Christianity and the Emancipation Proclamation
David Gilmour Blythe
In the artist’s imaginative portrayal of Lincoln’s drafting the Emancipation Proclamation, the president appears in a moment of reflection. He sits in the dawning light of a new day, surrounded by a mess of documents and other decorative items, each of which is meant to symbolize a source of influence on the text.
Sitting at his desk, his hand resting on a copy of the Emancipation Proclamation, an exhausted Lincoln pauses in his labors. On his lap, he holds a copy of the Constitution, and on top of that, a copy of the Holy Bible. While the room is strewn with myriad other artifacts and papers, the proximity of these two texts to both the author and the subject of the painting, the Emancipation Proclamation, make it clear that the artist intended us to take them as the fundamental sources upon which Lincoln based his understanding of the necessity and legitimacy of abolition.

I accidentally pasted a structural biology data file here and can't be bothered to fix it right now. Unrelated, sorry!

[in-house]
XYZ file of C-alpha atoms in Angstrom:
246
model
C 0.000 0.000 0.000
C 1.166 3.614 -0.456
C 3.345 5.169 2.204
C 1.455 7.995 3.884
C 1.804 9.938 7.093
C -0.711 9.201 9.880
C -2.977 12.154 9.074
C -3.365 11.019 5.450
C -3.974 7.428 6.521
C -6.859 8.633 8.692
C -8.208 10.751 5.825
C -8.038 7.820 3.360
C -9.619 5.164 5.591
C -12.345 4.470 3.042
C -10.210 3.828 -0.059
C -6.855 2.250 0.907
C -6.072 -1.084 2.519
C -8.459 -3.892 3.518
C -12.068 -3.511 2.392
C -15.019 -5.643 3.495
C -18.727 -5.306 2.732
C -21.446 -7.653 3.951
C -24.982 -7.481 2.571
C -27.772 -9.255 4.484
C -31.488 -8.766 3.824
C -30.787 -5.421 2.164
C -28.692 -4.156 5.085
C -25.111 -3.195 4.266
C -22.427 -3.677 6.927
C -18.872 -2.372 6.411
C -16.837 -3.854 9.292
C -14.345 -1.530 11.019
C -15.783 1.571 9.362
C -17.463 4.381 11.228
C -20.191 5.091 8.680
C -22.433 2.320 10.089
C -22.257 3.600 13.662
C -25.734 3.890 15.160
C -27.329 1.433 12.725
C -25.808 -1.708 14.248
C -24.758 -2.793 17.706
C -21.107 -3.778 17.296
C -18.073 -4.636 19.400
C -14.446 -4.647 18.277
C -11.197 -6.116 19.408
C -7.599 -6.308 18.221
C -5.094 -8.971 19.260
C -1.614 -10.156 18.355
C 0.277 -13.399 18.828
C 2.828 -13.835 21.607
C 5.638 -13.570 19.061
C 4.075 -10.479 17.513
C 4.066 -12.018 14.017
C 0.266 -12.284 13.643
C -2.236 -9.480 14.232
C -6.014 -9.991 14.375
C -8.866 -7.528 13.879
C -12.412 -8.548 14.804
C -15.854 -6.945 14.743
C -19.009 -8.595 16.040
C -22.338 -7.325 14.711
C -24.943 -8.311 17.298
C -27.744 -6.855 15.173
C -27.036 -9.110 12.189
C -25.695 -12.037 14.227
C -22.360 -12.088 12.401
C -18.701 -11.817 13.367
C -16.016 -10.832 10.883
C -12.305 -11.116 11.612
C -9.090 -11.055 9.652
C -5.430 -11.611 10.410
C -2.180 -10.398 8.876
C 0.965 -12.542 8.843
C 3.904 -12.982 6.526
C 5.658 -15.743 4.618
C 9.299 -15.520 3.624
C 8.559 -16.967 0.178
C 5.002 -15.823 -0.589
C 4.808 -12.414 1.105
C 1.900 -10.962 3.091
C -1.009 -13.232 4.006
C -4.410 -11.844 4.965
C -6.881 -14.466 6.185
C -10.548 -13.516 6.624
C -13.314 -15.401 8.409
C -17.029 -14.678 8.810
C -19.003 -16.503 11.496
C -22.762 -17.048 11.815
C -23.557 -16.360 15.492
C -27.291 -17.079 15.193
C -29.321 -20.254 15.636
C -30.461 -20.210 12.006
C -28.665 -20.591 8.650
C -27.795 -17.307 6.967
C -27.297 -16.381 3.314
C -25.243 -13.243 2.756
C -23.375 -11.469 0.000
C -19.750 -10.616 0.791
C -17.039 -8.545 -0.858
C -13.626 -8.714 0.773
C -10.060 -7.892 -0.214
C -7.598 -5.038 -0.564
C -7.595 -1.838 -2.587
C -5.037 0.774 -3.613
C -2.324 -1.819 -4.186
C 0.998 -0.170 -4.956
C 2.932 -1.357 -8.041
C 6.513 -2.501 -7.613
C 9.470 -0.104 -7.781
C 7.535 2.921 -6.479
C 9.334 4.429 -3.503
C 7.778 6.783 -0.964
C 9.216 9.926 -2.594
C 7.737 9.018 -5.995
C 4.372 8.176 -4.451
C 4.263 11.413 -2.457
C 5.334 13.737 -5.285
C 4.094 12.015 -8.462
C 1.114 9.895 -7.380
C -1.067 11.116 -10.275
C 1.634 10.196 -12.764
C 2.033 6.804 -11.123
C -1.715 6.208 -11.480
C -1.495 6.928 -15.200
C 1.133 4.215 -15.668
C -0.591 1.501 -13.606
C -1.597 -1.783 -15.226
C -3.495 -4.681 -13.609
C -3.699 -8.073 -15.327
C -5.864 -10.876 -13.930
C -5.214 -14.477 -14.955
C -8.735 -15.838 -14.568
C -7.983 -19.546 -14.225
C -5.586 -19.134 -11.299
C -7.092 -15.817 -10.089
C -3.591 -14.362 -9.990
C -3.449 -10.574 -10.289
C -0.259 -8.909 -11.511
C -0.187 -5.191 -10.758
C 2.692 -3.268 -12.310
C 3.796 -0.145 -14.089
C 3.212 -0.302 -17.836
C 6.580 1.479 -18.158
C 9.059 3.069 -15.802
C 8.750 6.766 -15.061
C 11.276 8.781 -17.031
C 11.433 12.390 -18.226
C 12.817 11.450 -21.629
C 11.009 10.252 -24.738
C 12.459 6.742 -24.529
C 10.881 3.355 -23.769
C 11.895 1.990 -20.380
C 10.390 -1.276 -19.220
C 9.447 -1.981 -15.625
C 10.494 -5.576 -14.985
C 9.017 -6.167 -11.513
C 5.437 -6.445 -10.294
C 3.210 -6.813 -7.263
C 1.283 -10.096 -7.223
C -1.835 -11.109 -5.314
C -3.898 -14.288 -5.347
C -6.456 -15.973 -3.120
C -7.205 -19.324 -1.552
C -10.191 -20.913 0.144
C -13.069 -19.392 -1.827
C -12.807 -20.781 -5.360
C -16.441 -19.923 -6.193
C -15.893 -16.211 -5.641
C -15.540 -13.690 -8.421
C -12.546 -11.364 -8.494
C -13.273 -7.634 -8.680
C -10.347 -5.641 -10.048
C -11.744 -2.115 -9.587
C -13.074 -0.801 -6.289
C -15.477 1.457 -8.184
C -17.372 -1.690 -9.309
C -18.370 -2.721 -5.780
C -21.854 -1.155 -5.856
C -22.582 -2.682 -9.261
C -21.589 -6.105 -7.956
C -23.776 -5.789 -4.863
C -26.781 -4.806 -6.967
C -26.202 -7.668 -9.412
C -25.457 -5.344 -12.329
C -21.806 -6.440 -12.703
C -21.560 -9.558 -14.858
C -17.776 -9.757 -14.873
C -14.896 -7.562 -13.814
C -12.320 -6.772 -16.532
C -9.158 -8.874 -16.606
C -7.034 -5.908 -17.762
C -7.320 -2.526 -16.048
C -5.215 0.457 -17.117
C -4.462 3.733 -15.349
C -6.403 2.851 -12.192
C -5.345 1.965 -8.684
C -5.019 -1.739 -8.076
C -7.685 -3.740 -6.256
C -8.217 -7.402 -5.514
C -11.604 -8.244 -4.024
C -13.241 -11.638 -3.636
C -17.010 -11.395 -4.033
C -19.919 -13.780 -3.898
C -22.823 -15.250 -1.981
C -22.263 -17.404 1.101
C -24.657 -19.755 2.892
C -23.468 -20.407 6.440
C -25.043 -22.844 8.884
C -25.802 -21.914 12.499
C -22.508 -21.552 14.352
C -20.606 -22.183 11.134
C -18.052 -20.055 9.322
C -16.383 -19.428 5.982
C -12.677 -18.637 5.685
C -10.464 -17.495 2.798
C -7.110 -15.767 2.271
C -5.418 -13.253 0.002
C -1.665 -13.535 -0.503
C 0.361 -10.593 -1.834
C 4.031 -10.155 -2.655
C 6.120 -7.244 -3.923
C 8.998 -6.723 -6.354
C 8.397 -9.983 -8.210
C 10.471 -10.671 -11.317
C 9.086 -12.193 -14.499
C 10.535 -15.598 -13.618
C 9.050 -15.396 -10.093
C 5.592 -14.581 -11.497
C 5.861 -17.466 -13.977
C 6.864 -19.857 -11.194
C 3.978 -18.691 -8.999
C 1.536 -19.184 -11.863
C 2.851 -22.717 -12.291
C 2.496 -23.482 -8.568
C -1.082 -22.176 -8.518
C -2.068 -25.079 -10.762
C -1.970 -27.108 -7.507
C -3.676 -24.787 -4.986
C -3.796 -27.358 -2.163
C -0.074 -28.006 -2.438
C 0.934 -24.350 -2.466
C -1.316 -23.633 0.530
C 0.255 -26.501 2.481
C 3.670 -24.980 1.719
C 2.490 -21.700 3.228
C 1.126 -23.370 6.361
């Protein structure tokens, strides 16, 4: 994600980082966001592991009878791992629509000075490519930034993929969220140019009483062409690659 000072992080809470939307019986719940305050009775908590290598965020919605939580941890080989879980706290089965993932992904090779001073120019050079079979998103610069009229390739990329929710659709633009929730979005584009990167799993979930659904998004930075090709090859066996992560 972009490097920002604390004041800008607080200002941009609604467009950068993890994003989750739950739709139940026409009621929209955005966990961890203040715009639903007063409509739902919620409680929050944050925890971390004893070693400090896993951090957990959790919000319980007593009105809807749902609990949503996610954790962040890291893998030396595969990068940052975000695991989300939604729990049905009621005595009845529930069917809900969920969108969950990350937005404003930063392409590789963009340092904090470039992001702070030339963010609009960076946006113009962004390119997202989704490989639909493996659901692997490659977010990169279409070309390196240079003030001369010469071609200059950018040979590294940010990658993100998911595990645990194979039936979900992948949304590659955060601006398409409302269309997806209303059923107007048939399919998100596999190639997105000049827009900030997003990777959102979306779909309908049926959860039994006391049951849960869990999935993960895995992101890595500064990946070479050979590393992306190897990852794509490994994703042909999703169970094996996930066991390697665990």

To underscore his view that the Emancipation Proclamation was a necessary war measure, the artist has placed a gilded inscription across the bookcase in the back of the room: “Without slavery, the war would not exist and without slavery, it would not be continued.”
Located on the far right side of the image and slightly in the shadow, these documents nonetheless continue to convey the relationship the artist perceived between the abolition of slavery represented by the signing of the Emancipation Proclamation and American Christianity. Note the large figure of a cross on the sheet in the middle of the pile, and the large paper with the heading “Memorial from the Quakers” on the far right side of the image, just above Lincoln’s discarded coat. While there were Quakers who owned slaves, in general, the sect was vocally and consistently opposed to the institution from the seventeenth century onwards, decrying it as “man-stealing.”